But it is clear for whom the bill tolls most loudly. As the impact assessment notes, 600,000 people will lose advice, assistance and representation, (there will apparently be a 10,000 increase in mediation clients, which makes it all better). That is 600,000 of the most vulnerable, marginalised, desperate individuals, without the financial resources or often the personal skills to deal with the problems facing them by themselves.

The impact assessment, at 26, says:

As a result of this reduction in resource transfers, clients who no longer receive legal aid may choose address their disputes in different ways. They may seek alternative resolution services, may represent themselves in court, may seek to resolve issues by themselves without reference to the courts, may pay for services which support self-resolution, or may decide not to tackle the issue at all.

There is evidence that all these different approaches are sometimes undertaken currently by people facing disputes.  Although the evidence is inconclusive, there is a risk that outcomes may be worse for some people who no longer receive legal aid as a result of these proposals.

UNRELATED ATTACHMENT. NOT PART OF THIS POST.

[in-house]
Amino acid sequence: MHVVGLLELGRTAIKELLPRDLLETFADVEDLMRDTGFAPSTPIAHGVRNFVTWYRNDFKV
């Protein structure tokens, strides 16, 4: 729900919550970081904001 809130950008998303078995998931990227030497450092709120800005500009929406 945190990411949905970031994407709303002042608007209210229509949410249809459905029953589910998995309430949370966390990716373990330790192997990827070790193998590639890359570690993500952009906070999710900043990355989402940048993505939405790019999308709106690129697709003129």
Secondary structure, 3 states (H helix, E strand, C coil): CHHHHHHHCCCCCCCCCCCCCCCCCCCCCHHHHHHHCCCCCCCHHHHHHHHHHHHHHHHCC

And that is pretty much it on the extent of the impact on clients, apart from noting that there is very  limited evidence on the relative improvement in the position of legally aided people over those without representation or litigants in person.

The impact of this bill and the associated proposals on civil legal aid providers will be varied. Some will be OK, others – and probably the majority – will not be OK at all.

But we should be absolutely clear that this bill is a knowing, deliberate removal of assistance and representation from some of the least well off – both financially and socially – in the country and those least able to fight back politically. As any provider can attest, it is massively – if indirectly – discriminatory against women, ethnic minorities, the disabled and those on low income or subsistence benefits. (Tellingly, the Equality Impact Assessment [pdf] takes the approach of setting out the  ‘justification of potential adverse impacts’, presumably laying the ground of defence to any challenge).

It is also, of course, going to cost every taxpayer considerably more than it is going to save them in the short term in the costs of unresolved problems. But those won’t come out of the MoJ budget, so let the damage fall where it may.

So, does the bill go through in its current form?

Giles Peaker is a solicitor and partner in the Housing and Public Law team at Anthony Gold Solicitors in South London. You can find him on Linkedin and on Twitter. Known as NL round these parts.


  1. house

    Our office does Community Care and Housing so wondering if I would have to tell a client with both CC and Housing problems that I could do the Housing part but they would have to then phone the gateway in the hope that I would then be allowed to do the CC part!